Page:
19 Jun 07
I worship wherever and whenever I happen to be. I am a Christian but have tolerance for all religions but not a fan of organzied religion as I find very commercialized.
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@cynddvs (2950)
• United States
19 Jun 07
I'm not too big on organized religion myself. I just can't stand that everytime I go to church I feel like they are begging for money. I feel like I'm look down on if the collection plate passes and I don't have anything to give.
@yemberzal (301)
• India
19 Jun 07
I am muslim by faith and for every man or woman, we have offer prayers five times a day. It is compulsory in any circumstances and can not be avoided or delayed.Men have been asked to go to mosque, where it is must to offer prayers in groups under one learned person , however women have been given concession, as they have to look house hold and small kids that they can offer prayers in their homes. Timing for prayers is fixed. Morning before sun rise, second after noon, third before sun set, fourth immediately after sun set and fifth in evening. To offer prayers we have wash our hands, face, feet and put dress free from dirt. In all prayers there is a systematic way how to perform prayers, and prayers are affered only in one direction that is south west. That means people in all direction where ever they offer prayers they face Kaaba, the very first mosque built to offer prayers in the world, it is in Mecca , Suadi Arabia, and it was built by Abraham pbuh , father of Prophet Issac ,the fore father of jesus and Ismaelthe fore father of Mahmad pbuh.To offer prayers is a part of worship and not the entire worship, we have to go for pilgrimage, we have to keep fasts for a month, we have to share our wealth in poor and it is 2.5 percent of total wealth and it is to paid annually
1 person likes this
@cynddvs (2950)
• United States
19 Jun 07
Thank you for your response. I have read a little bit about the Muslim faith and their prayers. It's very interesting to get more insight to the Muslim faith and worship.
@Jennifer21 (2476)
• United States
19 Jun 07
Well, I follow the Pagan path. I am a devout pagan and I follow my faith very much so. I honor the God and the Goddess. They are very important to me. I feel they have helped me many times throughout my hard times. Of course I cannot forget the other Goddesses and Gods in any way. There are certain Gods for certain purposes. I will call upon them during a hard time. I will also call upon them for praise. My husband has a great bond with Odin, the God of the sky. He feels he connects with him very much so. Although for me, I have not found a certain God. I honor all. I will say my religion is a forgiving, and also very satisfying religion. I feel whole following this path, and without it, I wouldn't be myself. I have been to many Christian churches, because while I was living with my parents, that is what they followed, the Christian path. I never felt comfortable in all of the Christian beliefs. Then I found my husband, a very devout Pagan, and he taught me everything. He taught me about nature, of the Gods and Goddesses, and even the magick that coincides with Paganism. I am NOT one to judge others of their followings though. Because in my heart, I know that it really doesn't matter what religion you follow or what God or Goddess you believe in. All that truly matters is that you follow your beliefs, and follow them completelly. All that truly matters is BELIEF. All religions are completelly different, but if you are a true believer of the religion, then you feel satisfied, and whole.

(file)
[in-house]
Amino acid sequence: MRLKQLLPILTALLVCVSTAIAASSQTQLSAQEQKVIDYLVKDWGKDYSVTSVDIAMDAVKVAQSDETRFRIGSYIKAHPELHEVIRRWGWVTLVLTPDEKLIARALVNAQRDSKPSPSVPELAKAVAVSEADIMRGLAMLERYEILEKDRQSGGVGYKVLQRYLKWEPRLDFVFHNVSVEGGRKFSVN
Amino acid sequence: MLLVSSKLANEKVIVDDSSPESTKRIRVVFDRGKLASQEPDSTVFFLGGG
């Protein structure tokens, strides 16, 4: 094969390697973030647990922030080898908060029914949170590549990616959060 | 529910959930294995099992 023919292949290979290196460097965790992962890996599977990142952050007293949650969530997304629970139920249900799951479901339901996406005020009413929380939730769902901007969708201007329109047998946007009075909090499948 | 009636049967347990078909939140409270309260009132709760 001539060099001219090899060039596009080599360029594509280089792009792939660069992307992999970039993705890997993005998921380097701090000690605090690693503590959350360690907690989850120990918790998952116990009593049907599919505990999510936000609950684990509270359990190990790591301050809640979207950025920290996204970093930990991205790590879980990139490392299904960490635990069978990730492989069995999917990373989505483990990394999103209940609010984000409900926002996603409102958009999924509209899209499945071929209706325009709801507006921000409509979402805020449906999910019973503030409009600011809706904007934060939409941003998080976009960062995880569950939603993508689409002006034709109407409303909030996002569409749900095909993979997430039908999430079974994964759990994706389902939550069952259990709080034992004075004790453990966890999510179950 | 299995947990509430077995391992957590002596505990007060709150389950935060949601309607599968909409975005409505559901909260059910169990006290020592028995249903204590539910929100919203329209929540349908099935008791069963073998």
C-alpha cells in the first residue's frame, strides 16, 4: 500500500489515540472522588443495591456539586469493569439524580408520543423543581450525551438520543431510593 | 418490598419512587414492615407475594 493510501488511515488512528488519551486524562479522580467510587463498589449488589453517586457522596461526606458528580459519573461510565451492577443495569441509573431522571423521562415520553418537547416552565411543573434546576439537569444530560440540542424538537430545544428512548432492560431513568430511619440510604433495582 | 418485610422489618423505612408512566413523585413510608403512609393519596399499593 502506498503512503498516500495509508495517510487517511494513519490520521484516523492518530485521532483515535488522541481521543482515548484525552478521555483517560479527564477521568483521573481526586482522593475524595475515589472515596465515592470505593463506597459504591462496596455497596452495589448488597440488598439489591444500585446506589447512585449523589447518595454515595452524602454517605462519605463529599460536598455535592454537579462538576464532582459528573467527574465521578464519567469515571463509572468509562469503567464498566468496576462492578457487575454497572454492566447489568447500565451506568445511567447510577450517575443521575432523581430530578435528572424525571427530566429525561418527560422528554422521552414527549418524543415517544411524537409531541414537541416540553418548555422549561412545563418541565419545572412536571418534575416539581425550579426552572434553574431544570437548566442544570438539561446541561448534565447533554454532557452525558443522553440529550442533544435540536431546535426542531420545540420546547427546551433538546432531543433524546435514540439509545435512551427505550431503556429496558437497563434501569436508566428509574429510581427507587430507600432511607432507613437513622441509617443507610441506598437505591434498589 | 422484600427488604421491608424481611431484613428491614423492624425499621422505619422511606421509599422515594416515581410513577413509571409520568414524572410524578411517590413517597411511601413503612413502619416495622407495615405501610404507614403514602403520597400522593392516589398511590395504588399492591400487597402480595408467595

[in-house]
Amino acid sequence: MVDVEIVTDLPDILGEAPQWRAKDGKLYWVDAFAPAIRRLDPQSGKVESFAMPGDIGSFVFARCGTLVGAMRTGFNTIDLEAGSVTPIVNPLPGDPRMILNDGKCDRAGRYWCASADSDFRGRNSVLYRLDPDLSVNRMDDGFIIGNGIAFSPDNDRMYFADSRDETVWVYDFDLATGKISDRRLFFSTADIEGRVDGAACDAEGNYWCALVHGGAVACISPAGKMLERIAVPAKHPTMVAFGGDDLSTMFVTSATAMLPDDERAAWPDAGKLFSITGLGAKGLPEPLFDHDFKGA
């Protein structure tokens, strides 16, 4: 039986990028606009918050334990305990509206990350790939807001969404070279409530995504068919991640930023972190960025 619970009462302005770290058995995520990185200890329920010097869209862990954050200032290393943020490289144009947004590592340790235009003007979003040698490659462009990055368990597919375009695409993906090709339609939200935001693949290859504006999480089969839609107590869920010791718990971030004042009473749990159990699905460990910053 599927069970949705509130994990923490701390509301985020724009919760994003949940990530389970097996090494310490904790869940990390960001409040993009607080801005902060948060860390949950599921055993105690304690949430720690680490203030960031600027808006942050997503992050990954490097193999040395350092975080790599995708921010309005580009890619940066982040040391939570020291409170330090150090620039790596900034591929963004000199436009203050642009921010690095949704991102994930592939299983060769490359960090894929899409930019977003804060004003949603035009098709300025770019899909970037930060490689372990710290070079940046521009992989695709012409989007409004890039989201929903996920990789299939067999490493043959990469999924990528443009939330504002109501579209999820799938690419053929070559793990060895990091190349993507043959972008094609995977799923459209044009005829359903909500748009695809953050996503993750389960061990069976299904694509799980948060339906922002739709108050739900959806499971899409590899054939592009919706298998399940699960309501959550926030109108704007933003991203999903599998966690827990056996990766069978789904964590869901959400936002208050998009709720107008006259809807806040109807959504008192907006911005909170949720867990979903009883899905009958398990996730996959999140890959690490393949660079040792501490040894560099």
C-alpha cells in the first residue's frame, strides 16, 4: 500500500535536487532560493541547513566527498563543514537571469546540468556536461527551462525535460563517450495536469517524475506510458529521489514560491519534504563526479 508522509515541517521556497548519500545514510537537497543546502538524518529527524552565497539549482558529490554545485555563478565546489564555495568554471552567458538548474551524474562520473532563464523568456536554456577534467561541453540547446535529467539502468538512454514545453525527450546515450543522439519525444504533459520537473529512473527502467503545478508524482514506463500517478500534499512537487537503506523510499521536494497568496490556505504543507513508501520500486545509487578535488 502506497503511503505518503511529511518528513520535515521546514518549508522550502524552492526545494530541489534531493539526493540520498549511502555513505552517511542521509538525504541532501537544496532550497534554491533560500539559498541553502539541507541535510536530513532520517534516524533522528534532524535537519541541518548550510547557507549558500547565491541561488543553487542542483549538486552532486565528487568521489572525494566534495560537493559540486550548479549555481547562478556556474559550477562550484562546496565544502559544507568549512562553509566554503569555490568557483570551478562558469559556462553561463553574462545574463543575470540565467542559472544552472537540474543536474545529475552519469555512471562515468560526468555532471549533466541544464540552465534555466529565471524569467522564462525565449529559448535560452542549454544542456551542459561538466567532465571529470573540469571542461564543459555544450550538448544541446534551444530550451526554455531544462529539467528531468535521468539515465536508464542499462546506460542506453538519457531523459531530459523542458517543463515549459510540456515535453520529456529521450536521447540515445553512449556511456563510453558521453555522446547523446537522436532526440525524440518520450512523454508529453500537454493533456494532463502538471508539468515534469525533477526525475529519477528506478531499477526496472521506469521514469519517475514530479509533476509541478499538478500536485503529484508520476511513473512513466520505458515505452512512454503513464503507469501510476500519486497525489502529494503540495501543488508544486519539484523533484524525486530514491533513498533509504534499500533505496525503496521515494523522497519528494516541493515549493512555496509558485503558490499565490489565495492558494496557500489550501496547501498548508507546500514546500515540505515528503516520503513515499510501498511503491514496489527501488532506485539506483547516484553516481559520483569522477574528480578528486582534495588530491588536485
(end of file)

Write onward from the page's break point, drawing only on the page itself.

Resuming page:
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@cynddvs (2950)
• United States
19 Jun 07
I've thought about looking more into Pagan beliefs. I don't really know much about it. But the things I have found out sound really interesting to me. I agree with you that I would never judge someone for their beliefs. That is why I am trying to find my path and what I believe in. Thank you for your response.
• India
21 Jun 07
i go to a temple, once in every month and pary to god for the well being of my family and also for the well being of the world so that each one of us lives in peace, harmony and prosperity.
1 person likes this